Building Life from Basic Blocks Focus of Weekend Event

Oct 12, 2012

Some of the best scientist on the Eastern Seaboard will gather in Pittsburgh this weekend to show off their efforts to build new synthetic organisms.  The “jamboree” is part of the international Genetically Engineered Machine (iGEM) competition. 

Penn State Bio Engineer Tom Richard said humans have been doing this type of work since they first bred their best male and female livestock or planted seeds from their best of their harvest.  He said the only difference is we are much better at doing it now.  “Part of that has been a better understanding of microbiology and part of that has been the understanding that we could actually move some of these biological parts into systems and rearrange them in ways that are much more predictable.”

iGEM is the largest synthetic biology competition in the world drawing 190 collegiate teams from more than 30 countries. At the jamboree in Pittsburgh, more than 40 teams and 275 undergraduate students from Canada and the U.S. will share their work with each other.  The competition also has high school and entrepreneur categories.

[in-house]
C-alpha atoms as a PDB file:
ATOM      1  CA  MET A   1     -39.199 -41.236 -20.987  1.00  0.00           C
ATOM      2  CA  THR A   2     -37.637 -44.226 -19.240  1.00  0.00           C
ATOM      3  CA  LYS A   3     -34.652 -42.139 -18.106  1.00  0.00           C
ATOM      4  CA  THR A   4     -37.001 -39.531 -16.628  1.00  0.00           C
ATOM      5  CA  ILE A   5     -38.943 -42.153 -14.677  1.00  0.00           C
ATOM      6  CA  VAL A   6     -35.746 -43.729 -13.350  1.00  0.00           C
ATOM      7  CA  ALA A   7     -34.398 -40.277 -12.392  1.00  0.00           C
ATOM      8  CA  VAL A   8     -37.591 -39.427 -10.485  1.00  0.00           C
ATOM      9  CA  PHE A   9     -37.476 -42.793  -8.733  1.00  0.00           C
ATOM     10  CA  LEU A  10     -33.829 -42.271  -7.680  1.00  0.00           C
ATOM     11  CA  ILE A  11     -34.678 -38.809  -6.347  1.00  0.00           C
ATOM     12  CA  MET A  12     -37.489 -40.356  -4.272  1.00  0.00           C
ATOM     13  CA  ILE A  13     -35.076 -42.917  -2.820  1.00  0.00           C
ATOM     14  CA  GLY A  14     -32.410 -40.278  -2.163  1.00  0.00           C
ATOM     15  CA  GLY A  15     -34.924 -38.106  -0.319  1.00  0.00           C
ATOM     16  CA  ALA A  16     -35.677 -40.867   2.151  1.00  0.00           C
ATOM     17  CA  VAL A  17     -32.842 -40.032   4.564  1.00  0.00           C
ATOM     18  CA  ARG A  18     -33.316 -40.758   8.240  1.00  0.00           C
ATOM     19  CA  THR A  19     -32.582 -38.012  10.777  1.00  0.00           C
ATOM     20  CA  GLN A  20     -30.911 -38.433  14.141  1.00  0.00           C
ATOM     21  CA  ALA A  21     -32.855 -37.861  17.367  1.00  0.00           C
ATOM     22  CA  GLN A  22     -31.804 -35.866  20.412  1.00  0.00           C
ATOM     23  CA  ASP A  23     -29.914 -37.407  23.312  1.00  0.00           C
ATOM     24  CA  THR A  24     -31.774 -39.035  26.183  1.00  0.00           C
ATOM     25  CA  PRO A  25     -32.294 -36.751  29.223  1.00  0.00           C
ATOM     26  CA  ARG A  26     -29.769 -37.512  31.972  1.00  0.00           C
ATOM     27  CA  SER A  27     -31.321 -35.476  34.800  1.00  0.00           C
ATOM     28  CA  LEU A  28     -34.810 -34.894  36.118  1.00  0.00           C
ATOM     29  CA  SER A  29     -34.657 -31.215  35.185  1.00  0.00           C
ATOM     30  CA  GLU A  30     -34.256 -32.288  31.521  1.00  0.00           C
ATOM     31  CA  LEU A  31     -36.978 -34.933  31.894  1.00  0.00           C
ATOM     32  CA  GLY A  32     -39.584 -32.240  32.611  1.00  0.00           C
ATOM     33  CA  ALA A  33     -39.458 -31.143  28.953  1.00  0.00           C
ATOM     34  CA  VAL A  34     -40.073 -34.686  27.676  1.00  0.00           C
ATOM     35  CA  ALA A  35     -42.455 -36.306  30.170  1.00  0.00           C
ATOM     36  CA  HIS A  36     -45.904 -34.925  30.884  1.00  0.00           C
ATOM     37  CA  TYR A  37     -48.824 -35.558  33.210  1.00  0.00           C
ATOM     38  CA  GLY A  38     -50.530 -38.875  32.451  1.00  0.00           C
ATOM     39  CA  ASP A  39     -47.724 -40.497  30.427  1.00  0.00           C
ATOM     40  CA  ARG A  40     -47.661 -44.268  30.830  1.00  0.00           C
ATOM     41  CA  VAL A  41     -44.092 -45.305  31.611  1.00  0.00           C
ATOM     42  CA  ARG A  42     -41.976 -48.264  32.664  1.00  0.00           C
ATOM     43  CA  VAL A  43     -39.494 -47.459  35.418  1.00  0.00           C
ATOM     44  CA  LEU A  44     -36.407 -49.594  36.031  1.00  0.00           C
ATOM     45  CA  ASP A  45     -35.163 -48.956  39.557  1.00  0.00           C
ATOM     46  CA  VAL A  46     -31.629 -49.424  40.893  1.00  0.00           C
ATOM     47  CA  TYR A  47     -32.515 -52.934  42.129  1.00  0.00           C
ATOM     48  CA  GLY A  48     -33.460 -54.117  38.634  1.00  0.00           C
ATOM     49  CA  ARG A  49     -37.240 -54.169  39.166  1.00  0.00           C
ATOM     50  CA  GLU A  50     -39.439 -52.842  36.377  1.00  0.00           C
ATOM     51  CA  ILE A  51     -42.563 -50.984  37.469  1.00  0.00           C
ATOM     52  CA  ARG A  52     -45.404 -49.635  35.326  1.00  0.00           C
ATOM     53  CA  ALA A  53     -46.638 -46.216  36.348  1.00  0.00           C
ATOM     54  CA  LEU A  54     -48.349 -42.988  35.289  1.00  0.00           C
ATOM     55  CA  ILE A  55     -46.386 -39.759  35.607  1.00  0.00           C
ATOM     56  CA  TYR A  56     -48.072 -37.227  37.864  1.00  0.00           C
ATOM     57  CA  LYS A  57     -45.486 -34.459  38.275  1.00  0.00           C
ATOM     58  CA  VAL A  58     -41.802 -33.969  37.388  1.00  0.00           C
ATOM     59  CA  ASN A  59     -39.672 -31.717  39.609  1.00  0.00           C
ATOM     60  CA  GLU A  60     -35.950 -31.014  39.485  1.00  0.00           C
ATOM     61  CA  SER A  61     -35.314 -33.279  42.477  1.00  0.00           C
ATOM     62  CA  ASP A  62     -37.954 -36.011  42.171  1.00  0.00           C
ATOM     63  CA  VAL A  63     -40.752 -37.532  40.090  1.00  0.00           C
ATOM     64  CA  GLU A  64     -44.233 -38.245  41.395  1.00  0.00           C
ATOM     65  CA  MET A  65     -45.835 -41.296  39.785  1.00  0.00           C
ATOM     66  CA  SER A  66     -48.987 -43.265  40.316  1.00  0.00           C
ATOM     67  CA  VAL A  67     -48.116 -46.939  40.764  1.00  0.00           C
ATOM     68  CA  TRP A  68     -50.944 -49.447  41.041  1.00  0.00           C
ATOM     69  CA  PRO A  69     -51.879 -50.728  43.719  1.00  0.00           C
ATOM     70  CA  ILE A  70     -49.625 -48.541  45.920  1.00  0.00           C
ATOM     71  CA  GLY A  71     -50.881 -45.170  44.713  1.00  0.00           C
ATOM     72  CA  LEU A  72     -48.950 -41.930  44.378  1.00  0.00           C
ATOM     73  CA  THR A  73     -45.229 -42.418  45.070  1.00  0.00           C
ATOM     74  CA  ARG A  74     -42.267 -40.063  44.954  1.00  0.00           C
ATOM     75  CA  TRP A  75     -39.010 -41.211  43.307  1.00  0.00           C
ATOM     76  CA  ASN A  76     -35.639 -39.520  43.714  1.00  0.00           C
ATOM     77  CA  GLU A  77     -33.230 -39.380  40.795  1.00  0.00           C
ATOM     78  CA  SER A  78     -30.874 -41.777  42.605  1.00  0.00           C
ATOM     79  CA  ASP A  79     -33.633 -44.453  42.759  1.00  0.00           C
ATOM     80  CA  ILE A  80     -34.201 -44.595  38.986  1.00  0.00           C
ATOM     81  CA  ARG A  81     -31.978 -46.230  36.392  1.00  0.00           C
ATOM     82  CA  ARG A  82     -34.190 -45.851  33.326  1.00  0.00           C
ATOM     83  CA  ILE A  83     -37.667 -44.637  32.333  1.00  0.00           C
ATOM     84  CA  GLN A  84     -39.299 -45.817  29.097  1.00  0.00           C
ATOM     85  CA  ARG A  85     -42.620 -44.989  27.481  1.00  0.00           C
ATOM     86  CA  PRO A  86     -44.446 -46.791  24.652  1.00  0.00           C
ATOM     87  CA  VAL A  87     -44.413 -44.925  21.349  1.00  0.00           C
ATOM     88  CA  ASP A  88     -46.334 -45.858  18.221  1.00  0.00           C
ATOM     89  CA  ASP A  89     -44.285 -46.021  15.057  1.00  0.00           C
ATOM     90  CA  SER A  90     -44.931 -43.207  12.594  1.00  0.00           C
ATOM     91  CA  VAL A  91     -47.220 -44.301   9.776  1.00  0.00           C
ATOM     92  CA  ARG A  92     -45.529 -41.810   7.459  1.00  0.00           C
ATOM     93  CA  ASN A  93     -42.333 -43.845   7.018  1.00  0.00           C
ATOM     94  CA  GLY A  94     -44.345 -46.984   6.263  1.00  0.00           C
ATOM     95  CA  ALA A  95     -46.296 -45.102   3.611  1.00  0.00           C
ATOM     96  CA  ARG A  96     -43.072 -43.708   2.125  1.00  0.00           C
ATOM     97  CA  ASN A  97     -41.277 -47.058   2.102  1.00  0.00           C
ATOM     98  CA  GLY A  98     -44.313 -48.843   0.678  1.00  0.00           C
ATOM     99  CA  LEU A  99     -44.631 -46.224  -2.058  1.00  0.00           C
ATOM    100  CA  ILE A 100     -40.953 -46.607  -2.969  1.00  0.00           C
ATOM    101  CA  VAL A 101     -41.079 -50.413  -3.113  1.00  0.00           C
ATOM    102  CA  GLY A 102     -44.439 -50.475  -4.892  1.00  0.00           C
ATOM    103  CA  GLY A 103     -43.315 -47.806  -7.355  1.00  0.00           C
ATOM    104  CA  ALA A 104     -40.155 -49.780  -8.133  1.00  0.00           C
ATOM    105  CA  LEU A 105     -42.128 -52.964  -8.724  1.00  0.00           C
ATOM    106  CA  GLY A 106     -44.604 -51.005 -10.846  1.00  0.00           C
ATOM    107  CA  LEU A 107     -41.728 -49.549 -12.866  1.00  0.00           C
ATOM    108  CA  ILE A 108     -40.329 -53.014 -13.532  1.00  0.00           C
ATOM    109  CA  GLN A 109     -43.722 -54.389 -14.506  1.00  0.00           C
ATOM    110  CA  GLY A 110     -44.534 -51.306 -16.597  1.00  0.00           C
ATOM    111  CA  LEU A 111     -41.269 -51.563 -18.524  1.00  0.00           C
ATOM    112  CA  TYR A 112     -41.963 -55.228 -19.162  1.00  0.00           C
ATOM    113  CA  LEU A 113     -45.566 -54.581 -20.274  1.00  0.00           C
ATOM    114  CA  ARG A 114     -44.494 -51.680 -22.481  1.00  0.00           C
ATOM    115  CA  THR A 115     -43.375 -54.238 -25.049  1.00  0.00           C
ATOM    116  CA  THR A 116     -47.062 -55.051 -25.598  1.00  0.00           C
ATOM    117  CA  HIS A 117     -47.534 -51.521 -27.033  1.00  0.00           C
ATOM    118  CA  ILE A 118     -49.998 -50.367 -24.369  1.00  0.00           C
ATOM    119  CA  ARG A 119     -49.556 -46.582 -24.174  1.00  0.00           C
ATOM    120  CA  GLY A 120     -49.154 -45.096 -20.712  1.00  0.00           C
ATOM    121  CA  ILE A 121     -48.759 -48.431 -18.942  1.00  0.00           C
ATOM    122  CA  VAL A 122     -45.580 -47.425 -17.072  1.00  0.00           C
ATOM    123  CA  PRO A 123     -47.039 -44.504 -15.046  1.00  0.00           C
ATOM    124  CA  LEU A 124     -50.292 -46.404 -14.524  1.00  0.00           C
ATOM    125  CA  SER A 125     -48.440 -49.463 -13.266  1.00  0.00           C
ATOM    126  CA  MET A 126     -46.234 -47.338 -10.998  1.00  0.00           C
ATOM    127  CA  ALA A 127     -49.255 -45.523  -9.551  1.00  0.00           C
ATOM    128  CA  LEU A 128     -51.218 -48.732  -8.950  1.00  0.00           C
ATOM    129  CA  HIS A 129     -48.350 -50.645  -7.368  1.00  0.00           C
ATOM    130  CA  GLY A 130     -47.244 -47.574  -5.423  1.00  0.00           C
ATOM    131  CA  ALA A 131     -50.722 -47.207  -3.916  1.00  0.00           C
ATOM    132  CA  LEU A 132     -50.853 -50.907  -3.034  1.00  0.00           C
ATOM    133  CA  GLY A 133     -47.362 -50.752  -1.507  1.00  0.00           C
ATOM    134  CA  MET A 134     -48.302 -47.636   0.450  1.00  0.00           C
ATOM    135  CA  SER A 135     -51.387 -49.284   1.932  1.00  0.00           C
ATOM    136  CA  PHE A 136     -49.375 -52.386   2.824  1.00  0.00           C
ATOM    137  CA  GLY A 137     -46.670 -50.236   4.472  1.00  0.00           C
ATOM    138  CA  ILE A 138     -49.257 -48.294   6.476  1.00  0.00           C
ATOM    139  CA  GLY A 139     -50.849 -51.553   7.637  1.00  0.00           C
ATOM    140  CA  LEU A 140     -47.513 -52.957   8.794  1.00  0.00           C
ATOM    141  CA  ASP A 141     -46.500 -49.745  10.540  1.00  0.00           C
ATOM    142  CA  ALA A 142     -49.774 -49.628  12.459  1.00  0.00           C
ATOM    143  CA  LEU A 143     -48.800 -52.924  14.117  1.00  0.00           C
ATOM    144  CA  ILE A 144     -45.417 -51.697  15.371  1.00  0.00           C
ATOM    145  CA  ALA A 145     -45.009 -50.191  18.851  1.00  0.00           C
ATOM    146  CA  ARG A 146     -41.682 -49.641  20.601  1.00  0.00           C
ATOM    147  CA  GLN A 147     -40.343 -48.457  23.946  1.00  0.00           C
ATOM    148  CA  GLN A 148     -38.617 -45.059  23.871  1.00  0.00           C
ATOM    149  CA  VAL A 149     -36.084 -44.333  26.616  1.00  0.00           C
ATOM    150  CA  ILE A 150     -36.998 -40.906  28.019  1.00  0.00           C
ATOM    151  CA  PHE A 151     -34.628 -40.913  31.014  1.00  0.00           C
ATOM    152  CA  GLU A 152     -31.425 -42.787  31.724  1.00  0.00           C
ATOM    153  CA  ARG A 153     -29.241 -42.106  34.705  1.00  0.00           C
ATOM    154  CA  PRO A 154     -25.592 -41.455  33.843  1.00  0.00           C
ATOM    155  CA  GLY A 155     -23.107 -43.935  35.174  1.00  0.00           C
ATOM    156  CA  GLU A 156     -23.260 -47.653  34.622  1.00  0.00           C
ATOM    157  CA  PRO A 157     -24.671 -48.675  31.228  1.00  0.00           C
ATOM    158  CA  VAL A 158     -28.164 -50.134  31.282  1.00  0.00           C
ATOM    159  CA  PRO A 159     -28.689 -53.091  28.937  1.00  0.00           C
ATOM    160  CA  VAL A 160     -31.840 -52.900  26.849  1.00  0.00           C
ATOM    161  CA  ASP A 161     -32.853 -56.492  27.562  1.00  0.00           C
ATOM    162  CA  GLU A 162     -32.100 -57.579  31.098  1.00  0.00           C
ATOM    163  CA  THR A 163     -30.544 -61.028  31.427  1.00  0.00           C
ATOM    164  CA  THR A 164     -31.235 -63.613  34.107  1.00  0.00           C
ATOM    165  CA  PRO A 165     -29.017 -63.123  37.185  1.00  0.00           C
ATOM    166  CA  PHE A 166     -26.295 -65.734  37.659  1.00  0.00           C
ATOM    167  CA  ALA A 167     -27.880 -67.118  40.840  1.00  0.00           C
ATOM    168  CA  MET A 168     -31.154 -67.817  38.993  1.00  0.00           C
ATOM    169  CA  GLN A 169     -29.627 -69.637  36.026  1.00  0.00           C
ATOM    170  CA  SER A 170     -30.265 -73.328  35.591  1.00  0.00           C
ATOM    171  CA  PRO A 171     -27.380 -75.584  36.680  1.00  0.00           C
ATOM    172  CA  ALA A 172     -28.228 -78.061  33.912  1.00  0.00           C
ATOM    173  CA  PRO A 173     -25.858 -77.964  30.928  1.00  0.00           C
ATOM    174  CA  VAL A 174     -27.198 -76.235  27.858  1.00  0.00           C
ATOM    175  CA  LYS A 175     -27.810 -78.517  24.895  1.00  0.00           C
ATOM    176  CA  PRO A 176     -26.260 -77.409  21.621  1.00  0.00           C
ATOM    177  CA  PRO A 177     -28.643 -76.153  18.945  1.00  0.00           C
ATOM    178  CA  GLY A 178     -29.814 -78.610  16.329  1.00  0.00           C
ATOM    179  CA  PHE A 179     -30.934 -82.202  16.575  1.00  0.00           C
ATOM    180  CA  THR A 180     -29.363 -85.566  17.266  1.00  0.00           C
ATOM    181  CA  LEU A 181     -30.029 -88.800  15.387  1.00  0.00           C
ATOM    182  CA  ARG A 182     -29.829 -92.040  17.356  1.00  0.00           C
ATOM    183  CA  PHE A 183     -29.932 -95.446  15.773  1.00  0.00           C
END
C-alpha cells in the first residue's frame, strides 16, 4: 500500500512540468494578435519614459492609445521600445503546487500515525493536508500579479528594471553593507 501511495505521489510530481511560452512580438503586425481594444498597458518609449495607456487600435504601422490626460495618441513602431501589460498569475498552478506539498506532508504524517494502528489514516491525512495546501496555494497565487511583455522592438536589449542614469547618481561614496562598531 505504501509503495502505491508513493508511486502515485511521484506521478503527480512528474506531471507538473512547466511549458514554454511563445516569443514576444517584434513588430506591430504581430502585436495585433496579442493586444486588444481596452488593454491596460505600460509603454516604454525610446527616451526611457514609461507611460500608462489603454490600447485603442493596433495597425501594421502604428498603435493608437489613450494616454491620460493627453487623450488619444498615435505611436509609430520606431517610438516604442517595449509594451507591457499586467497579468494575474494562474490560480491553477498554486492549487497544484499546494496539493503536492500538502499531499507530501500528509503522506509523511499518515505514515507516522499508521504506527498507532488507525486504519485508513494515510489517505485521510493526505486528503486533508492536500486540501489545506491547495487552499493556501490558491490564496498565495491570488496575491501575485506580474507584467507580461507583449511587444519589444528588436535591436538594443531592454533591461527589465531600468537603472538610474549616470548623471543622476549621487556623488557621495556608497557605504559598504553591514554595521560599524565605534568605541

At the beginning of the summer, the teams are given a kit of standardized DNA parts and then told to make something that can solve a problem of their choosing.  In the past, teams have created organisms that can detect arsenic in water (which could save millions of lives in rural Africa) and a yeast that creates the component of red wine that scientists say helps humans live longer.

The competition was born when engineers at MIT dipped their toes into the world of a biologist.

“What they discovered was that biology was nothing like engineering,” said iGEM Foundation Vice President Megan Lizarazo.  “They were really frustrated that they could not predict, when they put these two pieces of DNA together, what would happen.”

Those engineers then started to use their engineering skills and mind-sets to create the standardized parts that are now used in the competition. 

Competition participants over the years have created new building blocks that are now part of the standard set.  Lizarazo said there are now more that 10,000 standard parts in the set. 

Among those at the event this weekend will be teams from CMU and Penn State.  Approximately 50 students from Pittsburgh area high schools will be attending the event as well in an effort to get ideas for their own high school teams next year.

Local organizers says bio engineering is a growing sector in the region’s economy and they hope the event will help to bring more attention to the resources that are available to new businesses looking to enter into the field.